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combination of a strong sense of want, of guilt and of danger, must pierce, pain, and oppress the heart, now truly described as “broken and contrite.” The gauge and measure of this feeling is no where stated in that volume, which has revealed “repentance towards God” as the first indispensable term of salvation--that may vary in different persons, as it is connected with different temperaments, or the “divers workings of the self-same Spirit;" but he who takes his views of repentance from the Scriptures, can never confine it to a mere change of opinion, or resolve it wholly into a conviction of the judg

In every view in which it is presented to us, it is assumed to affect the heart, and that deeply. It is “poverty of spirit;” it is "mourning;" it is “godly sorrow;" it is the alarm which impels man to “fly from the wrath to come;" it is a being “pricked in the heart;" it is abasement before the Divine Majesty, manifested in the glory of its holiness6 Woe is me for I am undone, for I am a man of unclean lips, and dwell among a people of unclean lips, for mine eyes have seen the King, the Lord of hosts;" it confesses desert of extreme punishment, and it renounces every plea but that which rests upon pure mercy.

66 God be merciful to me a sinner, was the expression of an emotion so deep and powerful, that he who felt it was at once so aware of danger that he “smote upon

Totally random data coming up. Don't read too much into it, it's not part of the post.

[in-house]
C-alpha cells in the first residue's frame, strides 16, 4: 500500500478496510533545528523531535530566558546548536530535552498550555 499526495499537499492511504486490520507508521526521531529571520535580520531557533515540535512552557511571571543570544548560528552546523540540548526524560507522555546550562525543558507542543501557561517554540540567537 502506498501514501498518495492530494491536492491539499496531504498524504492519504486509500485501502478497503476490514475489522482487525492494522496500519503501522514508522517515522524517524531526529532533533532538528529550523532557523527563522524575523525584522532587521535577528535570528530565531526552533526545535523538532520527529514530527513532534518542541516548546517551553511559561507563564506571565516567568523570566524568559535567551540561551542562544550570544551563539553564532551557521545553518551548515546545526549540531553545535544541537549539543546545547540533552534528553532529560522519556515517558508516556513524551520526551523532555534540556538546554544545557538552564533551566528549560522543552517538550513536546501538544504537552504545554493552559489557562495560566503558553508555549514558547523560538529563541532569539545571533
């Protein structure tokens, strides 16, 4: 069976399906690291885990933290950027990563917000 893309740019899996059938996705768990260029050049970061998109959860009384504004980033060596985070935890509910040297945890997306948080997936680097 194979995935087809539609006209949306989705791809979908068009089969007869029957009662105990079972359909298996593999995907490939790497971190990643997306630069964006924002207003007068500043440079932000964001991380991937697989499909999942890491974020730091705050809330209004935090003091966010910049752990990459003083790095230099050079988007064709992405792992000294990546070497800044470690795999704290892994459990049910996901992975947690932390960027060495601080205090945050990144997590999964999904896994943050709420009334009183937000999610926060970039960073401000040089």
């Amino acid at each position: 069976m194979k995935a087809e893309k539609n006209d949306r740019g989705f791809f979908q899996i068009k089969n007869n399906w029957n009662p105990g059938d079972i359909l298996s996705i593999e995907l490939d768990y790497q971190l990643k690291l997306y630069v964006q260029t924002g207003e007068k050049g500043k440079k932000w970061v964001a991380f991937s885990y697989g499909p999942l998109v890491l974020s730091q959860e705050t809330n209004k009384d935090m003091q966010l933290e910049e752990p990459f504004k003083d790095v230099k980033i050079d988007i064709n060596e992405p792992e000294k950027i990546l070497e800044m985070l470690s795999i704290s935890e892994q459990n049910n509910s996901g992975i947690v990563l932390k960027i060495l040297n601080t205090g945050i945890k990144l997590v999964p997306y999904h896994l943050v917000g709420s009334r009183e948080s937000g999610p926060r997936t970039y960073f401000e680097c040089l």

his breast,” and so conscious of the absence of all merit that she stood afar off.”

The parable, or history just alluded to, conveys important instruction to us in another respect. It teaches us also, that the same feeling, in all its depth and force, is as necessary in the repentance of the seemingly virtuous, as in that of the openly wicked. The Pharisee who was rejected, just needed the humility, the penitence, the sorrow of the publican who was accepted; and it was because he neither saw nor felt his sin and danger, nor sorrowfully confessed God's justice in connecting punishment with sin, nor pleaded an unmerited mercy, that he was sent empty away. All might be true which he affirmed of his external virtues ; but the virtues of unregenerate men are not virtues towards God; and the hidden sins of the heart are as much in proof of its utter corruption, are as much violations of the holiness of the law of God, and are as strongly linked with the penalty of transgression, death, eternal death, as the visible sins of the life. Society is more injured by one class of offences; but as to the dishonour done to God, and the significance of these rebellious actings of the creature, they are equal. So withers, under the reproving breath of the word of God, the most goodly show of merely human virtue !